Although things haven’t been easy or necessarily good for her, she has been flexible in her changes–her actions and new found confidence show that. It’s still an ongoing process, but it’s nice to see her–in spite of circumstances–becoming more and more comfortable in her own skin as she leaves the sidelines of life.
I’ve enjoyed her subplots in regards to her growing career, her education and the things that help define her outside of her family and romantic entanglements. I still adore her friendship with Landon and his family.
And I’m glad she’s taking a step toward rekindling her friendship with Steph. I would love to see more of her former roommate but I’m not sure where Anna will go with it.
Onto her romances… I spent a great deal of the novel hoping she and Hardin would just end things, I even had a few moments were I wanted her to be with Zed or the guy from work. It’s just a very exhausting process when it comes to the relationship of Hessa and I’m not entirely sure I want them together based on Hardin’s treatment of her.
Connecting with her: Her hardships and complications with her mother are a frustrating pain and I feel deeply for her; I’m just not sure how much of a possibility there is of mending that particular relationship–her mother is a piece of work, honestly. I would love for her mother to change, to grow, to mend things… but I’m not sure I see that happening.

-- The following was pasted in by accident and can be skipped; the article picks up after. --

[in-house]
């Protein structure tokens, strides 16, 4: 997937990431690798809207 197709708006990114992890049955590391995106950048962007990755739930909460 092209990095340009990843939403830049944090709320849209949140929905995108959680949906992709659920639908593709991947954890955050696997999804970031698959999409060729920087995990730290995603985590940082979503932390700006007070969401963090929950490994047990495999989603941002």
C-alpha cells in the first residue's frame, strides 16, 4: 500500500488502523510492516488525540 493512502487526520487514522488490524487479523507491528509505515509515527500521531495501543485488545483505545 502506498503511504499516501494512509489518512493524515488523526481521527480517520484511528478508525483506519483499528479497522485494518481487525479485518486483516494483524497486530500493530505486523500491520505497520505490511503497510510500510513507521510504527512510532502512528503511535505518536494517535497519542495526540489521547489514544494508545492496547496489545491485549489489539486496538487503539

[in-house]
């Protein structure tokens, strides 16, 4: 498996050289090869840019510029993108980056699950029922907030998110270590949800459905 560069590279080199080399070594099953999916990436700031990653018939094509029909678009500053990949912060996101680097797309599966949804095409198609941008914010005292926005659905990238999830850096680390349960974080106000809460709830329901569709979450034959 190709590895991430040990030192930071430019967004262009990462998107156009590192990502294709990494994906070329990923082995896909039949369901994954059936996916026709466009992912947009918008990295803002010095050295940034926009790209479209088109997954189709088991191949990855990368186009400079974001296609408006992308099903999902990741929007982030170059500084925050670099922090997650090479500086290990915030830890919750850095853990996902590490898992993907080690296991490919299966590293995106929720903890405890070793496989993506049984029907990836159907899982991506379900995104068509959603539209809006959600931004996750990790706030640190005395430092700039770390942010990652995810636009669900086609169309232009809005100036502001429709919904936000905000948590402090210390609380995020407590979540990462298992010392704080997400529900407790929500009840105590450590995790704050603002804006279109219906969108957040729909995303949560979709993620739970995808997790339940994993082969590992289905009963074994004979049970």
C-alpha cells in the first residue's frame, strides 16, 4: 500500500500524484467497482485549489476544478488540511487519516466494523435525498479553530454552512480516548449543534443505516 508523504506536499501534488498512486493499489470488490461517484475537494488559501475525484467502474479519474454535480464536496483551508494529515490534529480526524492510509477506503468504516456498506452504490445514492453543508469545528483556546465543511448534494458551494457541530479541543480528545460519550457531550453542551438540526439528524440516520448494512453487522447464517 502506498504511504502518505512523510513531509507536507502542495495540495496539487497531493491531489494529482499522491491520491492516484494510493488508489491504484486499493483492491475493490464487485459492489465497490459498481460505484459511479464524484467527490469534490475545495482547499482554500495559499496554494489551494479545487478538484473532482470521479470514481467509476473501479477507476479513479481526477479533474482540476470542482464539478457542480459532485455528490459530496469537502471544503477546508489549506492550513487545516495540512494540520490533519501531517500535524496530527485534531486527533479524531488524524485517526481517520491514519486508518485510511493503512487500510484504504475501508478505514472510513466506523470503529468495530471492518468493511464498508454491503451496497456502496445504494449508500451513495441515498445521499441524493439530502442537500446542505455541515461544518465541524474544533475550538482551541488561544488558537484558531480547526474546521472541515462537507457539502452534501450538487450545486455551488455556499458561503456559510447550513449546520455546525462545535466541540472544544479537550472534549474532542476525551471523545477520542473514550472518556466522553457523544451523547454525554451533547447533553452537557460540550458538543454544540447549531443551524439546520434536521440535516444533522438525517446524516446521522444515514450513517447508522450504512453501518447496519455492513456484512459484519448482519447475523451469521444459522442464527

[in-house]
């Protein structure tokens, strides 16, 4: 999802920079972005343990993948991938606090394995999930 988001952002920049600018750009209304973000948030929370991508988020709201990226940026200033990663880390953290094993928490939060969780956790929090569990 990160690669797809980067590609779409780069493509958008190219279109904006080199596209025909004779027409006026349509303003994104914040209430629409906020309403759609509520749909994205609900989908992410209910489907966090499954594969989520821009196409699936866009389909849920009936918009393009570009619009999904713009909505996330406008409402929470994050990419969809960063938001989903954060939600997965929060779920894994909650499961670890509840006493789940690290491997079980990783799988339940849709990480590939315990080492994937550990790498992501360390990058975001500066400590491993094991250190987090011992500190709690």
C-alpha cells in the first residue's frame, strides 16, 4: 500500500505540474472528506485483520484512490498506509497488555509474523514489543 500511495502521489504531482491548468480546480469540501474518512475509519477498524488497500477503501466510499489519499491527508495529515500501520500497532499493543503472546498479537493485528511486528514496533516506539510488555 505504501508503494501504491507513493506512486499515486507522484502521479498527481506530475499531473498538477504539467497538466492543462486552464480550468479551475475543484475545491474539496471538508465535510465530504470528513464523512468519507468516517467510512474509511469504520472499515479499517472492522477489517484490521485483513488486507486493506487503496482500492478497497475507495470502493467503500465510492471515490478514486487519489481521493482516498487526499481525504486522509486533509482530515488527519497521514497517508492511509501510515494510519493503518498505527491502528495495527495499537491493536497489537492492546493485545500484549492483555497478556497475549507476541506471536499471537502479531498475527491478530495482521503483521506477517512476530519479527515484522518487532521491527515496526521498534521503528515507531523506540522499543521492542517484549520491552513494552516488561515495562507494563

Basically, we see Tessa growing into her own and also morphing into the product of those she has surrounded herself in. Our poor girl has so much toxic in her life going beyond Hardin; it makes me sad to see her struggle so often.
Many people in her life (with the exception of Landon who is an angel) seem to be a pro at taking away her voice and choices. It’s only a matter of time until she loses herself and it’s so sad. Tessa Young is sympathetic even in her most flawed moments.
Moving on to Hardin…
Well. He is as insufferable as ever.
Let me explain: our leading man is often mean spirited and cruel and in general is a bad boy cliche. He shows promise of growth time and time again only to take about seven steps backwards in a pile of dirt and in turn diminishes any strides he has made in bettering himself.
Move over, Christian Grey. I thought nothing could get any grosser than him but here we are.
The fact of the matter is, we do see why Hardin is the way he is. It’s an explanation, though, and not an excuse. I can’t see much development on his part in the end, which is unfortunate. Imagine–Hardin learning from his mistakes and fixes his past actions.
Is it even possible?
Hardin’s biggest saving grace in this book was that we got to see his interactions with his mother. He isn’t exactly kind but you see that he loves her quite a lot. Anna crafted their relationship wonderfully and I have to say, although she is only in the novel briefly, she is one of the only intelligent characters featured in After.
(Another pro: his budding friendship with Landon.)
As I said earlier, I didn’t mind Zed for much of the novel. I’m sad to see the cheap turn in this so-called-love-triangle and really hope he isn’t as bad of a guy as Hardin believes him to be. Frankly, Tessa needs to ditch both of them but we know this isn’t about to happen and I can’t say I’m that bothered by it.
I’m nervous to see what happens in the next book. We’re left with a massive cliffhanger–the reappearance of Tessa’s long lost father–and the possibility of Tessa leaving for Seattle when Hardin wants her to go to England with him. I thought the last two chapters were solid, though and I loved that Tessa went with Hardin when he got another tattoo.
Overall, it could have been better and it could have been worse.